As Dish readers know, there are only three public photographs that I could find of Sarah Palin pregnant with Trig (the McCain campaign insisted there were "loads" and then was forced to retract). But we now have another. The date of this photograph, which turned up on a Flickr account, has been clearly established as March 26, 2008:
That's barely three weeks before she gave birth to Trig, a full-term, 6 pound baby. It's also around a week before video footage of Palin, captured here. Since Palin refused throughout the campaign to provide any medical records (although, in classic Palin style, says she has), we only have three photographs of her pregnant and one doctor's letter, released hours before the polls opened November 3. If you're interested in why any sane person would ever doubt a mother's announcement of her own pregnancy, read this.
Maybe this photo has been photo-shopped. Maybe Palin had an anomalous pregnancy that showed far, far less than her previous ones, one that went from close to nothing to a serious bump in two weeks. Maybe the angle in the photo is misleading, and leaning toward us her pregnancy is concealed. Maybe her fifth labor really did take 26 hours combined via a speaking engagement (as amniotic fluid was leaking) and an 11 hour airplane flight (when a birth could have begun at any moment at extreme risk to the child), and maybe the bizarre and, to my mind, incredible stories she has told about the pregnancy and labor are true (there is still a chance they are). But if all these things are true, the Palin camp has had months to provide what would be instantly available records to dismiss all and every "insane" blog speculation about this. And yet none came - on or off the record.
I begged the McCain campaign by private email and in a private meeting to give me something - anything - to kill the story off. I promised to run any evidence that would blow this out of the water. That offer still stands. Please make me look like an idiot for asking these questions. But they didn't offer a thing, asserting that even asking the question was an outrageous reputation-destroying offense. Maybe Michelle Malkin is right that this is truther, tin-foil hat territory. But Malkin's only substantive point rebutting the photographic evidence is:
We’re all obstetricians now!
Actually, the Dish went out and interviewed eight of the leading obstetricians in the country and laid out all the facts of the case and asked the experts for their take. While none would say that this pregnancy could not have happened, and none would comment on a case they hadn't examined personally, all of them said it was one of the strangest and unlikeliest series of events they had ever heard of and found Palin's decision to forgo medical help for more than a day after her water broke and risk the life of her unborn child on a long airplane trip to be reckless beyond measure.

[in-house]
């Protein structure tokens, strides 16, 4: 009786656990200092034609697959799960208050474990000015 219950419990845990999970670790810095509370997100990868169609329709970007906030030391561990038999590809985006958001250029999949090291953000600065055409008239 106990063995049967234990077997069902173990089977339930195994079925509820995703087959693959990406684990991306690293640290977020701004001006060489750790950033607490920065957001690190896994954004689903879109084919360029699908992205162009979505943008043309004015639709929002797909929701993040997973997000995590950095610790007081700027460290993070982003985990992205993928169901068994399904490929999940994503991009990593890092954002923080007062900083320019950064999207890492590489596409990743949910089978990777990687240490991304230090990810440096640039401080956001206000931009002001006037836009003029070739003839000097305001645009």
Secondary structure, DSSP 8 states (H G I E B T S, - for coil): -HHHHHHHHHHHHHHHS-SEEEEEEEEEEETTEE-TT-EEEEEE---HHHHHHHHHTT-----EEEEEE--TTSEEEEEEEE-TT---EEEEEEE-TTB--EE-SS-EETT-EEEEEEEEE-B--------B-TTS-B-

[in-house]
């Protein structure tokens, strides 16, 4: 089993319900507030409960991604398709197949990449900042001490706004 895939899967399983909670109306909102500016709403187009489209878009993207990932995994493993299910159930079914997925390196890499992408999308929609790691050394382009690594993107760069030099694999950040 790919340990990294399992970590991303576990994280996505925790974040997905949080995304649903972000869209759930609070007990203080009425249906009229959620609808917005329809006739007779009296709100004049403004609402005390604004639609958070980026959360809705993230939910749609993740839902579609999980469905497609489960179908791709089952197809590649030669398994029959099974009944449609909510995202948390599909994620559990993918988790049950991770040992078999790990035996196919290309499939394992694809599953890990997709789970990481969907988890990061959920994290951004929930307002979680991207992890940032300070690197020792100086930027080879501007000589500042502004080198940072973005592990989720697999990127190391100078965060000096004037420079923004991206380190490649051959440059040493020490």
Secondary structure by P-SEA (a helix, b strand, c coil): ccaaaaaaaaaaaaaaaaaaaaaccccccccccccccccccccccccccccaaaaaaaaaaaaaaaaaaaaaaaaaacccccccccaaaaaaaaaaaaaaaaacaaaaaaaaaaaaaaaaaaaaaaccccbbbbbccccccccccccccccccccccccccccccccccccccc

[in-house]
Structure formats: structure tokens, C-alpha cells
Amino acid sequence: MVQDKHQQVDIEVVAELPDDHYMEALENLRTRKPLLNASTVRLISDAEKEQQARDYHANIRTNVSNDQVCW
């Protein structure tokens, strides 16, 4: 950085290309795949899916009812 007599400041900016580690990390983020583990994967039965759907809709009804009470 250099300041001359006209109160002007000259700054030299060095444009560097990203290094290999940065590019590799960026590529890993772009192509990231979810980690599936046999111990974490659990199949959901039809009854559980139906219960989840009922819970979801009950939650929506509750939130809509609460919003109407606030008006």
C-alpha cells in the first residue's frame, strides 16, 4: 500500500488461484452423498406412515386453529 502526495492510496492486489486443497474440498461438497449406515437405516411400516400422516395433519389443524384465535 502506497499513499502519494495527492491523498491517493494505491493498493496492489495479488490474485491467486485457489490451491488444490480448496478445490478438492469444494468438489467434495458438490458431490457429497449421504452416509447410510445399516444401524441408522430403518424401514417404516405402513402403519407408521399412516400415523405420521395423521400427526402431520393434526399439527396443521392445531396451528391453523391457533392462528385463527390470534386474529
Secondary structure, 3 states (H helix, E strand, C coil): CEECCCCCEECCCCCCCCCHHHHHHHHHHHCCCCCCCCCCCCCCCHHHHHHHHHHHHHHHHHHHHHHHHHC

Malkin also equates the story with the Obama birth certificate affair. But we have documentary evidence of the certificate, and Palin has produced no hard evidence at all for her pregnancy. All that's needed is some medical records of her pregnancy which, as a Down Syndrome pregnancy, would have a large pile of medical documentation easily released. There is no formal record of Trig's birth at Mat-Su Regional Medical Center, although there is a record of two other babies born on the same day.
Maybe I am crazy to even wonder. Or maybe we have witnessed one of the biggest frauds in American political history and the biggest failures among the American media in a very, very long time.
All I know is: the media refuses to ask and doesn't want to know and failed to demand medical records. All I know is that some journalists - like the Washington Post's Howie Kurtz - even tried to discredit the integrity of bloggers for asking. And yet in the campaign, the pregnancy and baby were offered at every moment as a reason to vote for Palin. If the Bridge To Nowhere is worth checking out, why aren't the pregnancy's bizarre details? Without the Down Syndrome pregnancy, Palin would not have had the rock-star appeal to the pro-life base that contributed to her selection. She made it a political issue by holding up the baby at the convention.
I do not know the truth and have never claimed that Palin is lying. I have always stated that bringing a baby with Down Syndrome into the world is a noble and beautiful thing. I have simply asked, given the implausible, if possible, circumstances, that a person running for vice-president provide some basic evidence for a very strange and unclear story. For a photograph of Palin pregnant with one of her previous children, see below. Compare and contrast. Remember that, as a general rule, pregnant mothers show more with each successive pregnancy. Remember also, as a general rule, that successive labors come more quickly. I think it's time Palin's doctor, Catherine Baldwin-Johnson talked to the press, don't you think? And that the McCain campaign tell us exactly what they knew and asked all along.
We want to hear what you think about this article. Submit a letter to the editor or write to email@example.com.